The Capital
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The Capital

DeFi vs. Banking — A Comparison On Rates And Returns

One of the applications for DeFi (Decentralized Finance) is providing new financial instruments that are a mirror of their traditional finance counterpart. For example, you can keep your funds stored on the blockchain and available for access through a digital wallet. That works much like a bank. The blockchain records your balance, and it is accessible through a smart contract user interface that allows users to spend their cryptocurrency asset. It performs functions similar to a bank, but it is not a tangible facility in the sense that you don’t need to be physically present in an office or interact with a person to withdraw your money or ask for a loan. Instead, it is all handled by smart contracts. When comparing rates and returns, it is a world of difference.

Deposits

When you put your money into a bank, it is called a deposit. When you put your money into DeFi, you also deposit funds in order to access financial instruments provided by certain platforms like Compound, Uniswap, 1inch, Binance, etc. Those are just some examples. They are like banks in the sense that they take your money and allow you to invest in certain instruments. A bank allows you to perform currency exchanges, build portfolios for investments and take out loans. Money deposited into banks can be loaned out to other customers, and this is also true in the DeFi space when you deposit your cryptocurrency.

In DeFi, when you can deposit your money in cryptocurrency (i.e., digital assets) to create a savings account or provide it for liquidity, lending, and swaps (e.g., exchanges). You are putting your digital assets to work in order to yield returns and this is a process called yield farming. There are so-called farming protocols that allow users to find the best yields and returns on the amount of digital assets they have provided. Special smart contracts called AMM (Automated Market Makers) can take care of the entire process to discover and explore prices that provide the best returns.

Loans

In a sense, when you deposit your cryptocurrency, you are creating a collateralized position. In the Maker DAO protocol used in DeFi, you are collateralizing your digital asset to borrow against it. This is called a Collateralized Debt Position (CDP), and it is often over collateralized according to a rate known as the LTV (Loan-To-Value) ratio. It depends on the protocol used in the platform a user selects, but the LTV can be 150%, for example.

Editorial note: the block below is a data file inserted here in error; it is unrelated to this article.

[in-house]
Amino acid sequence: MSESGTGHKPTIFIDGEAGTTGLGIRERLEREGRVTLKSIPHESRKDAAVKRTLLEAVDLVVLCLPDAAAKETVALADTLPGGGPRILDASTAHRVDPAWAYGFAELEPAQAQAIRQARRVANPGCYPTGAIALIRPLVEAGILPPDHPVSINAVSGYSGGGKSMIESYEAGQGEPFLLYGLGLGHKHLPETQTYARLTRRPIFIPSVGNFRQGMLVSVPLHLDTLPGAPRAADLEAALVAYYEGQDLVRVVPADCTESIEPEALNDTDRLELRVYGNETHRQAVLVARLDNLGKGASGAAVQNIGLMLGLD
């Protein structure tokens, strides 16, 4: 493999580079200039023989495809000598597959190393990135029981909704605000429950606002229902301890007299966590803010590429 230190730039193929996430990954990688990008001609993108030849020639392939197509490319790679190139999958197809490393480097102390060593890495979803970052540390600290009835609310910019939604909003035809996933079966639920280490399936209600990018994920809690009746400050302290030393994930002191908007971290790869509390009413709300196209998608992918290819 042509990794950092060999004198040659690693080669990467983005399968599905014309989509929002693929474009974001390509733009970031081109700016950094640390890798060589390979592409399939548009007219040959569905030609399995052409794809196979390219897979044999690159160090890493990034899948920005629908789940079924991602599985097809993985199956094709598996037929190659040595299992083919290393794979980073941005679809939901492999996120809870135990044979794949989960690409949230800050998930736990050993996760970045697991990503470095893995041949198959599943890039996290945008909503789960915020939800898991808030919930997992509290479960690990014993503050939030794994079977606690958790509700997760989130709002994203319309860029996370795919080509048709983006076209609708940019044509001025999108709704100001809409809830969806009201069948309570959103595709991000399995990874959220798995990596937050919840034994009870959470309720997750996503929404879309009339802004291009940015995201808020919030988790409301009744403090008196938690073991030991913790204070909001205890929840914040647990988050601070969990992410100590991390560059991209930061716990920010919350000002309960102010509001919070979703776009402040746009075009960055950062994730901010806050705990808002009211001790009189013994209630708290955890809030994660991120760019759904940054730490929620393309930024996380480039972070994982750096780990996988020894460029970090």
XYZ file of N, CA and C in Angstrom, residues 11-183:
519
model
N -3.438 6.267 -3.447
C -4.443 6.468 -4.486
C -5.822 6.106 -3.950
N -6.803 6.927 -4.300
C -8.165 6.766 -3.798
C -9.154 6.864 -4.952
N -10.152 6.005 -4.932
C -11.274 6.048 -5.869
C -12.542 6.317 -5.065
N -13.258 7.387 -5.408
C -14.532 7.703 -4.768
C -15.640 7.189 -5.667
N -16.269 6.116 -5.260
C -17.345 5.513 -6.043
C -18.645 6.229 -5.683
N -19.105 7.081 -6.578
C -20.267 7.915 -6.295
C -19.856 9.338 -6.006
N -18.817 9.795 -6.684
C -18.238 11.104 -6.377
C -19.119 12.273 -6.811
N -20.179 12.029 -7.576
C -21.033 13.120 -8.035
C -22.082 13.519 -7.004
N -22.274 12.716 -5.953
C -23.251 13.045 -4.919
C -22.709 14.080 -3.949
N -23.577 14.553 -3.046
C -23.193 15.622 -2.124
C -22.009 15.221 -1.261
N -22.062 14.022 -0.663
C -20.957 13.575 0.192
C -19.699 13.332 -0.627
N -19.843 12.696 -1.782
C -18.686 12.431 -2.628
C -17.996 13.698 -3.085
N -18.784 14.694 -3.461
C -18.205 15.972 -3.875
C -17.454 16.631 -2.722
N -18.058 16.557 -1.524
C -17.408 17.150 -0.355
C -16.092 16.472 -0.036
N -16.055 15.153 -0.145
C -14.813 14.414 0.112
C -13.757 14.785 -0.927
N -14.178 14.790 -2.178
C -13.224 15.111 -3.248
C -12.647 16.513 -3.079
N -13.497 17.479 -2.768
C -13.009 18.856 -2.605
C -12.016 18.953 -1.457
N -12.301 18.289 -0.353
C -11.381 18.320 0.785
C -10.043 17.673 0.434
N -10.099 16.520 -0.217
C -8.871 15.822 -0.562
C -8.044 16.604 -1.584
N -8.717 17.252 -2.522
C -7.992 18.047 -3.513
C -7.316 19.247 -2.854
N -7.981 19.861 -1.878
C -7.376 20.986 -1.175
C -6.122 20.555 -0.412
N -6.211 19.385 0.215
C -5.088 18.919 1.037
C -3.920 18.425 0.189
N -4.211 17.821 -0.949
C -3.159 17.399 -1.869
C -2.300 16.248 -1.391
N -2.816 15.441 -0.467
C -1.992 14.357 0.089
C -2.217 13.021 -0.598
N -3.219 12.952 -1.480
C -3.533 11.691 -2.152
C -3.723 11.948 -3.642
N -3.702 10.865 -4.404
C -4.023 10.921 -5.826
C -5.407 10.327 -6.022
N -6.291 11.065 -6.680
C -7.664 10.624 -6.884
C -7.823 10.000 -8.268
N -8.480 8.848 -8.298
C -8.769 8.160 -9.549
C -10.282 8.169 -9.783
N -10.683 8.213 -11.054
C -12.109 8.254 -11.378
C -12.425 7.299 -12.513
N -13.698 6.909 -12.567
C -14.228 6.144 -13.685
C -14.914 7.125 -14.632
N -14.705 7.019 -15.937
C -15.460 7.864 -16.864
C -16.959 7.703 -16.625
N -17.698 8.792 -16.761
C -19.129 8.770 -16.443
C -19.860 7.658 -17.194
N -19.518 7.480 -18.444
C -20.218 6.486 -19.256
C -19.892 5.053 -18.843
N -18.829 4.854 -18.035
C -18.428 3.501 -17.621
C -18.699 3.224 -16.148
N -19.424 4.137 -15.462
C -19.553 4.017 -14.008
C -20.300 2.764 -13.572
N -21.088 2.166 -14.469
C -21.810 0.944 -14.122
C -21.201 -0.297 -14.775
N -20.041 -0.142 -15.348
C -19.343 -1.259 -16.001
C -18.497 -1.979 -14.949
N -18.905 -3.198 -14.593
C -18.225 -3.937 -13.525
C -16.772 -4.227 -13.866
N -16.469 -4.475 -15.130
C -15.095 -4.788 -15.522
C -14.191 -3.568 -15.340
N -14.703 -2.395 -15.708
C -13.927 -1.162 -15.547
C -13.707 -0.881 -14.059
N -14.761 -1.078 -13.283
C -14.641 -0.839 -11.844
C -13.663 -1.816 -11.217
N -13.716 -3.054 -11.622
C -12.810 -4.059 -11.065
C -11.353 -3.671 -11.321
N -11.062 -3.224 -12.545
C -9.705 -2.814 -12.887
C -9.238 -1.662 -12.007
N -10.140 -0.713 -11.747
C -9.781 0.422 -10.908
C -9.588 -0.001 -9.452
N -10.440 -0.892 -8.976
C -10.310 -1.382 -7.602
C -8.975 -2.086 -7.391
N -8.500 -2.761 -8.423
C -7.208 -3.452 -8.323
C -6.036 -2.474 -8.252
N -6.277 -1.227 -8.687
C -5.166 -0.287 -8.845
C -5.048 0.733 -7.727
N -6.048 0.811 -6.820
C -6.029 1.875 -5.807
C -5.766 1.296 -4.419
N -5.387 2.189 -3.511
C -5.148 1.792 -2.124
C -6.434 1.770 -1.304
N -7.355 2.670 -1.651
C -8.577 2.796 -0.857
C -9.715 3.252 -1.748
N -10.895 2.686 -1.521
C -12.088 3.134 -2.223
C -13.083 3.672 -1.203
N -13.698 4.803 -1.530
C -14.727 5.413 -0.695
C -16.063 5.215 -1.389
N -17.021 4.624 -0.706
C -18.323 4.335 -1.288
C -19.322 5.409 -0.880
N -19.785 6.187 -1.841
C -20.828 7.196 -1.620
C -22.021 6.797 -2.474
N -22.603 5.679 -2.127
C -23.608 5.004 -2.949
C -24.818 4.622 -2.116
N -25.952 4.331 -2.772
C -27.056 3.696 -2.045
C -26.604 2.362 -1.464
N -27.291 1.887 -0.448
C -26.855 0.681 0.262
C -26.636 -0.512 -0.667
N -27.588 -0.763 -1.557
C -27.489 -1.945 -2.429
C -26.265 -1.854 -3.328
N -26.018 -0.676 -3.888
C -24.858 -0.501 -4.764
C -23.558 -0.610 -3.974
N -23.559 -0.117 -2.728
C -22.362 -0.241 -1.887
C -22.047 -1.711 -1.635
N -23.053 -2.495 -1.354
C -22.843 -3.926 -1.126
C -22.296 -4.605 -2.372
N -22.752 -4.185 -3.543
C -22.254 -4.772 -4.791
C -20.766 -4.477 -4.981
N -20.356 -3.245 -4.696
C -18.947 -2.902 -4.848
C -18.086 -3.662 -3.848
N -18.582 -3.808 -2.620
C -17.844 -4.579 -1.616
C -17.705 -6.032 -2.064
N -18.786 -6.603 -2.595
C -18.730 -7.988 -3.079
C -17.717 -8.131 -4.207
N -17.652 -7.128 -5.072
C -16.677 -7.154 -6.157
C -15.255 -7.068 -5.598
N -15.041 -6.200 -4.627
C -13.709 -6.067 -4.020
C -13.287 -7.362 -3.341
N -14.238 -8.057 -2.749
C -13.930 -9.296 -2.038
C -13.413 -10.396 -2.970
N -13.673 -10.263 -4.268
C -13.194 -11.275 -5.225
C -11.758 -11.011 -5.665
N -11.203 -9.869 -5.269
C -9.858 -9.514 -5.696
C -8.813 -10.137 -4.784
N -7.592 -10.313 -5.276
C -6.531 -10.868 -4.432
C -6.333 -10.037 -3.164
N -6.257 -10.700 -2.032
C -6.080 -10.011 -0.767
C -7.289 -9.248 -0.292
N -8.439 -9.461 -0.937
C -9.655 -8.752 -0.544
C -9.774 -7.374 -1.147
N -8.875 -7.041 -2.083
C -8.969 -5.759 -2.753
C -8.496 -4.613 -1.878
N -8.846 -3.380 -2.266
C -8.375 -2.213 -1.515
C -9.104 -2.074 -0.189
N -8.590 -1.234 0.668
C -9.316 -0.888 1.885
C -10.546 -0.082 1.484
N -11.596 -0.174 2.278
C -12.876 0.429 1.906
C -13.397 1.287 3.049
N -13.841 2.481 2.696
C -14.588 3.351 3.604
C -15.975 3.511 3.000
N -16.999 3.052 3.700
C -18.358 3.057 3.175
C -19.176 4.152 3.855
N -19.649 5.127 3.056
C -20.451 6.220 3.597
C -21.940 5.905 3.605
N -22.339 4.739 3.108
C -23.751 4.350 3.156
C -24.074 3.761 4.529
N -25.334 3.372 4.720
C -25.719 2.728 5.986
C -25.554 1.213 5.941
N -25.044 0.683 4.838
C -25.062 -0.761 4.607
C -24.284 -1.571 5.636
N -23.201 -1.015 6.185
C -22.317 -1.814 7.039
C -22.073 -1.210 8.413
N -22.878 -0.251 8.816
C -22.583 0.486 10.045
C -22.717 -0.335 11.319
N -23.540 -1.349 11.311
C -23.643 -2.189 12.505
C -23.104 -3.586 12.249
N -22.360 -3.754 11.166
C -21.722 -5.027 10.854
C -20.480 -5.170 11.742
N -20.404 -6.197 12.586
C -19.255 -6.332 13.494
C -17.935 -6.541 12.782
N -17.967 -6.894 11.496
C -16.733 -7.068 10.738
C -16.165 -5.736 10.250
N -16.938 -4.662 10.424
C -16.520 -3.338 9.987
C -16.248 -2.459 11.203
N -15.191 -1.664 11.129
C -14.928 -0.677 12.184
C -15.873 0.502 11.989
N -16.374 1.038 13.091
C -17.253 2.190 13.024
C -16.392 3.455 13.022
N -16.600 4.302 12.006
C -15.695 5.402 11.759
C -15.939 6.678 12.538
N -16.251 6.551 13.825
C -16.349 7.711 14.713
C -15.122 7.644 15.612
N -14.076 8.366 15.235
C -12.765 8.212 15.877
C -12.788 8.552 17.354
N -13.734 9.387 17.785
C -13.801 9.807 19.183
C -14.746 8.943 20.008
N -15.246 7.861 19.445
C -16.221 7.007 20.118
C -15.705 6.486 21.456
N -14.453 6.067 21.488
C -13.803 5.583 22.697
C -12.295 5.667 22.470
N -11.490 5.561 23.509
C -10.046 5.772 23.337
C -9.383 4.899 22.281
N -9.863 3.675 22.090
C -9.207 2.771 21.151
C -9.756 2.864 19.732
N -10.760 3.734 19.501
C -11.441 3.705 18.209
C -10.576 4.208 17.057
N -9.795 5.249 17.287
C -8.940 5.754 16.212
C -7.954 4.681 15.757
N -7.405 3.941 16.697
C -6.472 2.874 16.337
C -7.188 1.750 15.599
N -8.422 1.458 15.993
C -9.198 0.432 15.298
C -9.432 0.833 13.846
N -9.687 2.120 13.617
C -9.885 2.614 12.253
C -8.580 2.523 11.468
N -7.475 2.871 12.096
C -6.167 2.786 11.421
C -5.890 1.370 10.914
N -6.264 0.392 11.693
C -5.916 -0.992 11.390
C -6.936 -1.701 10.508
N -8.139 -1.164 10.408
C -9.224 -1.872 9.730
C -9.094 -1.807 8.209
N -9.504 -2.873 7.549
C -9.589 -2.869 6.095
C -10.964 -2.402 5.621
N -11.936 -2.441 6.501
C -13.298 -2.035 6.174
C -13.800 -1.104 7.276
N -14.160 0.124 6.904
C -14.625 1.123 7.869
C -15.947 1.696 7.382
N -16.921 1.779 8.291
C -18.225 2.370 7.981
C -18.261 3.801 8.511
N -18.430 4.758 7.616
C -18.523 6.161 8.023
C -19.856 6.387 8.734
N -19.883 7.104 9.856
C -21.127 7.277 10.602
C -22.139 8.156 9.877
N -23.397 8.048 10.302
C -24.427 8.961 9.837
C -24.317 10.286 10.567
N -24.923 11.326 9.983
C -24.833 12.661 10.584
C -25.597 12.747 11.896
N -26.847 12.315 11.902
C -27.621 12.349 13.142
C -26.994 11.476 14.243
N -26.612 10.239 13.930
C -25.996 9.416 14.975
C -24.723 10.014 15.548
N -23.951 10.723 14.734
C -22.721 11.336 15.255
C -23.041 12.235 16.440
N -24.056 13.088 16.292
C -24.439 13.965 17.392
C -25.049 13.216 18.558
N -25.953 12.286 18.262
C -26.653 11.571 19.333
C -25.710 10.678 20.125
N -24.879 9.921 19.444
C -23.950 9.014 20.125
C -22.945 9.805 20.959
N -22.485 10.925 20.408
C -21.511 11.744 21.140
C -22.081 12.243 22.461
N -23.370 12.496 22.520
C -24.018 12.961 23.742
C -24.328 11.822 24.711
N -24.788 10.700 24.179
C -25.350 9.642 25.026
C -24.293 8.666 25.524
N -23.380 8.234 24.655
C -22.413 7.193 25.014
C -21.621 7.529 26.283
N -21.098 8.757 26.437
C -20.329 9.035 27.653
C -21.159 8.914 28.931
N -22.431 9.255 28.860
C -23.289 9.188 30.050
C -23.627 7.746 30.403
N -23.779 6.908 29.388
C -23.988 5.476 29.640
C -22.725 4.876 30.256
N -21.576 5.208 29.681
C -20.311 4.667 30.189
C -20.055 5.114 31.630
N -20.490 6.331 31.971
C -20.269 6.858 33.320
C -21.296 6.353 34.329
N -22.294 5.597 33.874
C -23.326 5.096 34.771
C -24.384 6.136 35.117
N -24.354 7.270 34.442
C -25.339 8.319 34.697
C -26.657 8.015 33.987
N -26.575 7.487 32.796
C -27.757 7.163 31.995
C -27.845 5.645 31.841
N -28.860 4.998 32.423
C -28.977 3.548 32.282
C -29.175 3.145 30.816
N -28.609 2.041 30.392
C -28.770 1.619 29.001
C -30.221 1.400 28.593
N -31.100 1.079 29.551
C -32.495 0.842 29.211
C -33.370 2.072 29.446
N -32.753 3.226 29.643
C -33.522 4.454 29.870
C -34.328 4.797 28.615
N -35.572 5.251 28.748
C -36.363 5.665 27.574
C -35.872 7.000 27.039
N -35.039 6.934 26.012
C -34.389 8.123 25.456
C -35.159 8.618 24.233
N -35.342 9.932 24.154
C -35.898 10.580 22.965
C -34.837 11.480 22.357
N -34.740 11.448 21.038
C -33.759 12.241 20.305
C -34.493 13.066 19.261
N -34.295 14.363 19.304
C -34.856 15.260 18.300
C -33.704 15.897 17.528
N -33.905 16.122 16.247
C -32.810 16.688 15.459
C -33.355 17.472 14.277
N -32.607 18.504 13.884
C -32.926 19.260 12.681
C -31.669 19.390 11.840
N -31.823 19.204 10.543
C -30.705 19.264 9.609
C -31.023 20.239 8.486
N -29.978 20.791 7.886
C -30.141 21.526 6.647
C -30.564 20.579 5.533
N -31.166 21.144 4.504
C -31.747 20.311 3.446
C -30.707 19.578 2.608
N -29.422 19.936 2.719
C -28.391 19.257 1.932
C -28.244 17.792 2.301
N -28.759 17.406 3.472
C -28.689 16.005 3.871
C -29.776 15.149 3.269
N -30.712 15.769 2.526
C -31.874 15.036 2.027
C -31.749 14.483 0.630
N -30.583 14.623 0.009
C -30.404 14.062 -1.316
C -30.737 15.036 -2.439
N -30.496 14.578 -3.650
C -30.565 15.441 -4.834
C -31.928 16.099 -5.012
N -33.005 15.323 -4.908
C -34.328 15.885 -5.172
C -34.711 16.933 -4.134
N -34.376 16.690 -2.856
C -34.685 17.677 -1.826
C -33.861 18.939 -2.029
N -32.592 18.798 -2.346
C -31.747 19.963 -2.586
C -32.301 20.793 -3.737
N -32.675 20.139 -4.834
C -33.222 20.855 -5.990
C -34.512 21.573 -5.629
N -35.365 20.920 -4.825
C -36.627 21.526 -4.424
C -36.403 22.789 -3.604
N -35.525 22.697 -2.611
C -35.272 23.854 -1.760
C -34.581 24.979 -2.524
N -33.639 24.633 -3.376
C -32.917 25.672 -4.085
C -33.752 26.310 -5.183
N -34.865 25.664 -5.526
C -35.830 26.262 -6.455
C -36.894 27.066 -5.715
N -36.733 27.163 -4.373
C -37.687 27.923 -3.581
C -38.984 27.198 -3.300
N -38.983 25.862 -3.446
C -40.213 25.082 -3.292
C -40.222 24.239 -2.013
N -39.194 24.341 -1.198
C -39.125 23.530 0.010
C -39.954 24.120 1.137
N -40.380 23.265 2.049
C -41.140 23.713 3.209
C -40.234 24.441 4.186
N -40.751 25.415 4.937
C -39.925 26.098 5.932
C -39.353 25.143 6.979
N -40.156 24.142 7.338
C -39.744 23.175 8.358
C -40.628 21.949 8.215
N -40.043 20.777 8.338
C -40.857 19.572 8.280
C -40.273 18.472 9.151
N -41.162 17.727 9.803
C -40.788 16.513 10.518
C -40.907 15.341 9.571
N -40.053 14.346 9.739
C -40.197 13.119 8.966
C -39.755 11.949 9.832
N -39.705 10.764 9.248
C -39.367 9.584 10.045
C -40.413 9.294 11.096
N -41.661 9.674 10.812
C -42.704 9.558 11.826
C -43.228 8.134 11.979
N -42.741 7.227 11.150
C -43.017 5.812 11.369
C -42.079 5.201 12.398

LV = Loan Value
CV = Collateral Value
R = Ratio or percentage rate

LV = CV / R

The concept here is that the digital asset as collateral can be very volatile, as is the rest of the cryptocurrency market. Therefore it is best to use a stablecoin to peg the value to fiat. When the digital asset’s value falls below the initial amount deposited or 150% of the collateral, it can be liquidated by certain protocols.

For example, if you deposit a digital asset worth $30,000 at an LTV of 150%, a user can borrow $20,000 against it. There are term loans that require payment upon expiry or perpetual smart contracts that do not have a term but require payment in order to recover a digital asset. In the banking system, payment of the principal amount is required along with interest accumulated over time (depending on the terms of agreement with the financier). In DeFi, the protocol requires payment of the principal amount and a certain amount of fees for holding the digital asset in custody. Some protocols call it a stabilization fee and are also a form of interest. It is the way that it is calculated that differs from banks.

The major difference between banks and DeFi when it comes to lending is that DeFi does not require documents to be submitted and loans to be approved. Decentralization’s benefits are it is more open with less barriers to entry. It does not matter how much you want to borrow as long as you can provide collateral. In the banking system, documents are required for background checks and credit history. Those requirements are not needed in the DeFi space or until there are more regulations set in place, but that is another topic for discussion.